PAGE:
Swedish Chef serves up a school smorgasbord

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THEY may go to work in kitchens more than 3,000 miles apart but two school chefs found they share the same passion for serving healthy food for their pupils.

Yesterday Tony Mulgrew threw open his kitchen at a special school, in Halifax, to Swedish chef Lyndon McLeod as part of a two day international exchange aimed at allowing them to swap recipes and ideas.

Tony Mulgrew and Lyndon McLoed have joined forces to share ideas about their innovative approach to school food

Tony Mulgrew and Lyndon McLoed have joined forces to share ideas about their innovative approach to school food

The pair met through Twitter and arranged to visit each other’s kitchens. Mr Mulgrew said: “It is great to be able to meet Lyndon face to face. I hope he is able to take away some ideas from what he sees here and I hope to be able to do the same when I visit Sweden at the end of the month.

He told The Yorkshire Post he hoped to pick up tips from the Swedish chef on exciting ways of cooking fresh fish for pupils.

Mr Mulgrew is the chef at Ravenscliffe High School, in Halifax, and was part of an expert panel involved in drawing up the new Government guidelines over school food which came into effect this term. Last year he was named Cook of the Year in the BBC Radio 4 Food and Farming Awards. Mr McLeod works at a school in Gislaved in Sweden.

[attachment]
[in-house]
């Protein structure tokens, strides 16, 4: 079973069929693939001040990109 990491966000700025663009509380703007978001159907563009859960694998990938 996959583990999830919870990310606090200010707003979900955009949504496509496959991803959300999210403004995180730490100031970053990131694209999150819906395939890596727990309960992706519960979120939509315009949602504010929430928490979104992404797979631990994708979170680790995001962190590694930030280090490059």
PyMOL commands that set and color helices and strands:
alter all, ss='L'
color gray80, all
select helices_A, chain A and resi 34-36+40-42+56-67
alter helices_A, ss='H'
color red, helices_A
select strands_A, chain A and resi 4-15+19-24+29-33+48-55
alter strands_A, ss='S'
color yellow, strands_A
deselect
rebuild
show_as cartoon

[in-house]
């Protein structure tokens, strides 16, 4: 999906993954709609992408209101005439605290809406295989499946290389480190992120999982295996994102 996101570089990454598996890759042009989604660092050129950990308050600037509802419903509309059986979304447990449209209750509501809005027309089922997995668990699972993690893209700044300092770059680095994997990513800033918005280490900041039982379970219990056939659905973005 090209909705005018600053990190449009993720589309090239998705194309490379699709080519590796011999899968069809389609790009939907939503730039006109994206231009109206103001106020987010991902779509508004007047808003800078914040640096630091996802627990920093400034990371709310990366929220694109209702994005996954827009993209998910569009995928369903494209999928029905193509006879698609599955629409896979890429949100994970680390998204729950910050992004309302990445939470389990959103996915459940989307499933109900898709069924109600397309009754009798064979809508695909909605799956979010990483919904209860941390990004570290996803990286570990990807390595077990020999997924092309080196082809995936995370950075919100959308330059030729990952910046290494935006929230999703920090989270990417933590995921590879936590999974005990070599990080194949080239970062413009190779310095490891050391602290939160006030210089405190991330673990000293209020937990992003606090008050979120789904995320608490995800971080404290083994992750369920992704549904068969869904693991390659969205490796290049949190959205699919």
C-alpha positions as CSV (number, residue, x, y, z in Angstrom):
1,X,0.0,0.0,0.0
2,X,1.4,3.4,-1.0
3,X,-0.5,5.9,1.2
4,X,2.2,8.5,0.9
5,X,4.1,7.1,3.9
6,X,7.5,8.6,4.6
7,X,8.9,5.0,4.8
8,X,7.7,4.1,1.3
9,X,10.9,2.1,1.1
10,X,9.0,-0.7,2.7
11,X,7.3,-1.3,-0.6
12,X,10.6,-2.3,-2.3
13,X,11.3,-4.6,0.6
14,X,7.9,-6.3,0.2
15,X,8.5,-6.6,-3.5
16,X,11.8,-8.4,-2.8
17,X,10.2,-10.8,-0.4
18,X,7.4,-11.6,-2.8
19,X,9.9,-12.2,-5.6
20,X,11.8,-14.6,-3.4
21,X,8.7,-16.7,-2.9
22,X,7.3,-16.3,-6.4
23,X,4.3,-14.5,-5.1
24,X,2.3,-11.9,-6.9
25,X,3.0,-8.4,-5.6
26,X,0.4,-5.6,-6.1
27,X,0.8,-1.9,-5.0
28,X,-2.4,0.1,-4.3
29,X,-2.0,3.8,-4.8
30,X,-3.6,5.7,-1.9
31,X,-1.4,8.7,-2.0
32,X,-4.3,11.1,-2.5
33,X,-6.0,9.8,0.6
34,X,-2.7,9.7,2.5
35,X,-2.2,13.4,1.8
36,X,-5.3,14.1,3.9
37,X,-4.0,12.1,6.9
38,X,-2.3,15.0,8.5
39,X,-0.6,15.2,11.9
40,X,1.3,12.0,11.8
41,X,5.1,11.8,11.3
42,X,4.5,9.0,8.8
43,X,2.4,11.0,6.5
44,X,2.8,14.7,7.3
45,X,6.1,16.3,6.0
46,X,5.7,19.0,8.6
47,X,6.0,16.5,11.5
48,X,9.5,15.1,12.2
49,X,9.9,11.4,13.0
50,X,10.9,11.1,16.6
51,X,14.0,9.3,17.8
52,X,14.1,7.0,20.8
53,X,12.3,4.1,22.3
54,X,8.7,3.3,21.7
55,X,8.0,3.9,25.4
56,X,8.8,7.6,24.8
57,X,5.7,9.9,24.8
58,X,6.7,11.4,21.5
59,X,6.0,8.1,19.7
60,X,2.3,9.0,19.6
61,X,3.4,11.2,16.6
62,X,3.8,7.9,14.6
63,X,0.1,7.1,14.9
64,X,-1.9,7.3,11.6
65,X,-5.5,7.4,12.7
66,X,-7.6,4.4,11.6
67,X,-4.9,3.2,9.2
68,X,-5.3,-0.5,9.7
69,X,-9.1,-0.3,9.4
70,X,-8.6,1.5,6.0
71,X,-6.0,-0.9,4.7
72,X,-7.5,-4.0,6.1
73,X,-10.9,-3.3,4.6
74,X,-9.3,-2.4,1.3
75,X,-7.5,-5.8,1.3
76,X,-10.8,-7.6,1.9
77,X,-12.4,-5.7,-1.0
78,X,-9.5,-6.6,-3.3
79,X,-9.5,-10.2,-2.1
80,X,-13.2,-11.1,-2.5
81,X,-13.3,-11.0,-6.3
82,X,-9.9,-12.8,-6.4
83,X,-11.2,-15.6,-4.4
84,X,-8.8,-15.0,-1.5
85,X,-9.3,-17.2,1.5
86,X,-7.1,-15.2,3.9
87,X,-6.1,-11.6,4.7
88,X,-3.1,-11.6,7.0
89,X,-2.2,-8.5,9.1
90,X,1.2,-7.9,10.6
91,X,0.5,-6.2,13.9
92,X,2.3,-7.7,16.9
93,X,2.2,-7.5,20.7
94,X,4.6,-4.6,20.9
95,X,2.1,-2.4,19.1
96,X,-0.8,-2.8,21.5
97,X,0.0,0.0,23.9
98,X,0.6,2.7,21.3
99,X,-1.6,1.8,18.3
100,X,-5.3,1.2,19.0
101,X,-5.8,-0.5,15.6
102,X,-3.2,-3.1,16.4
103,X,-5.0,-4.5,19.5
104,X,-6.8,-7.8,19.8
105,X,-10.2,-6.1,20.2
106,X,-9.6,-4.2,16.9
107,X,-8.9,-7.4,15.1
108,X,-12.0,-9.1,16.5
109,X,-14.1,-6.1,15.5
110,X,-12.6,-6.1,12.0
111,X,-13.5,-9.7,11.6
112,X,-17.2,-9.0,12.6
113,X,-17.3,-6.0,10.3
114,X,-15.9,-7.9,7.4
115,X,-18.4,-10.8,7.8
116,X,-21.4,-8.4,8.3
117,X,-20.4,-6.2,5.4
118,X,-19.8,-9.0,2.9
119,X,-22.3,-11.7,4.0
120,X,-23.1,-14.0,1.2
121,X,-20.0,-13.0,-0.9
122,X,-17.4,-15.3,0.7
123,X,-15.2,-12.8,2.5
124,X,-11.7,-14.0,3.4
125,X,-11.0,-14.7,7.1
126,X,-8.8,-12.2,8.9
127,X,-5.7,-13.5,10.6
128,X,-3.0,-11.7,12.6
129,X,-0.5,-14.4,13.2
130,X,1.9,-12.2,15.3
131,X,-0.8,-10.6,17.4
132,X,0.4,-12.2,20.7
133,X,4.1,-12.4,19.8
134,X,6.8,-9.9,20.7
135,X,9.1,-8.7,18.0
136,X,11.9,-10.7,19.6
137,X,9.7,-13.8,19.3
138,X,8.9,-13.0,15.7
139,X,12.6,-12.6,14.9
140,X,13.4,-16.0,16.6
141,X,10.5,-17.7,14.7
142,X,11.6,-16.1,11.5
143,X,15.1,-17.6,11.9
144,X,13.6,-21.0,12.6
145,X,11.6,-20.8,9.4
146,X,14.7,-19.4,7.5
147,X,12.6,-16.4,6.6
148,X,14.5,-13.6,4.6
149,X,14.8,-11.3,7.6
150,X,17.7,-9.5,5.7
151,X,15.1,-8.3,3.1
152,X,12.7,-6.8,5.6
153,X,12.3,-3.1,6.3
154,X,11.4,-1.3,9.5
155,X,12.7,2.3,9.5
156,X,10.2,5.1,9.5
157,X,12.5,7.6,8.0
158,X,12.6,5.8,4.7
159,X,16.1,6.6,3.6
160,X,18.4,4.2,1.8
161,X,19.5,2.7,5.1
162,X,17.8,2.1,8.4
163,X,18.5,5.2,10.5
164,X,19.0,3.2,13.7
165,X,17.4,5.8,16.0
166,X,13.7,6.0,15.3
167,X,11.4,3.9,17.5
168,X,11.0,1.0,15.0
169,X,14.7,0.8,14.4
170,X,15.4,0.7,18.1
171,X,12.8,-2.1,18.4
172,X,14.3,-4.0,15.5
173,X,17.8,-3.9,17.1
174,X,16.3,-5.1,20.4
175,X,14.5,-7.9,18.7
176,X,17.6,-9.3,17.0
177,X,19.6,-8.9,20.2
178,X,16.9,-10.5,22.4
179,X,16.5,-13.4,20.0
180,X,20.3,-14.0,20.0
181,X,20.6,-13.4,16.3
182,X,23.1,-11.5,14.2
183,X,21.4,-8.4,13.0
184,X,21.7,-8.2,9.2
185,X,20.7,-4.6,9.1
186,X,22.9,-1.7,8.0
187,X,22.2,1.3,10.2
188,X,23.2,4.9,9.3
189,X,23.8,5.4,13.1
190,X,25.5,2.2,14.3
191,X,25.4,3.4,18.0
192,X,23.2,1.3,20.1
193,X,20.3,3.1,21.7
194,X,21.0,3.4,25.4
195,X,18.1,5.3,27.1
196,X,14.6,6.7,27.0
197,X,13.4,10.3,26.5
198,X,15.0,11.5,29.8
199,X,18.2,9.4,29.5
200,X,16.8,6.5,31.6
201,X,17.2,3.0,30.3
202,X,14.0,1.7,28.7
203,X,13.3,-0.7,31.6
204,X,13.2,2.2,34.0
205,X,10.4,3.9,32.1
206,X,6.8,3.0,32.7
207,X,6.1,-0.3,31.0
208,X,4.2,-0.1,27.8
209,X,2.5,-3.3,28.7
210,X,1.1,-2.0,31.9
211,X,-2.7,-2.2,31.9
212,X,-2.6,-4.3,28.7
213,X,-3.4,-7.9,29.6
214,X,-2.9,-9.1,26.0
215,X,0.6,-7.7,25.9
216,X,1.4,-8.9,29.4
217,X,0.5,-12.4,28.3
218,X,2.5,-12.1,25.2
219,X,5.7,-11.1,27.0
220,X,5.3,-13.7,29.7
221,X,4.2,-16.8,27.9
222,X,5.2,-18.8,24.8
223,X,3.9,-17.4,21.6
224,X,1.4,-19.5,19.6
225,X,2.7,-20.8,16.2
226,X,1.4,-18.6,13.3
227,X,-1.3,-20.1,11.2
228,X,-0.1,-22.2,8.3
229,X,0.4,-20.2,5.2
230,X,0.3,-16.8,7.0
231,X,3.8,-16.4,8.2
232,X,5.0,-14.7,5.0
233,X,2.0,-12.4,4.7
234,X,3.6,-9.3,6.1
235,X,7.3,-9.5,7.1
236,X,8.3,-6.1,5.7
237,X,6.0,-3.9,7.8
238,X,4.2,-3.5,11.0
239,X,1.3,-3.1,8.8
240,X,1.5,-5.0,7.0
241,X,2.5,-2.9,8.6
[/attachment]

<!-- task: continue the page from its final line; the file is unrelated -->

He said: “We are sharing ideas. “We may be thousands of miles away from each other but we share a lot in common. There has been a lot of work to move away from processed food in Sweden schools like in England. There is such fantastic work taking place around school food in England.

“Serving nutritious and tasty food is so important and gives pupils a brighter and healthier future. One thing I have noticed is that Tony has a lot more freedom over the food that he sources. He goes to local farmers and producers and buys whatever he likes. In Sweden we have to use the supplier who has been awarded a contract by the local government.

“We have much less choice, so that is one area which I would like to look at when we get back to Sweden.

“Fish is an important part of the diet in Sweden. We probably have it two or three times a week at our schools and I am going to make sure there is a variety of fish on the menu for Tony when he visits.”

Yesterday the two chefs combined to create a menu with both a British and Scandinavia flavour.

Pupils enjoyed a butternut squash, sweet potato, garlic and chilli soup for starter and then cod and hake cooked in a tomato and basil sauce and a pork and chorizo casserole. Today they will visit Holy Trinity Primary School, in Halifax, and Gazegill, a local organic farm which supplies Ravenscliffe with their beef and dairy.

Ravenscliffe is a Food for Life Partnership gold school and representatives from this coalition of charities attended a special lunch yesterday along with Coun Ann McAllister of Calderdale Council.

She said she was thrilled to see Ravenscliffe High getting international recognition.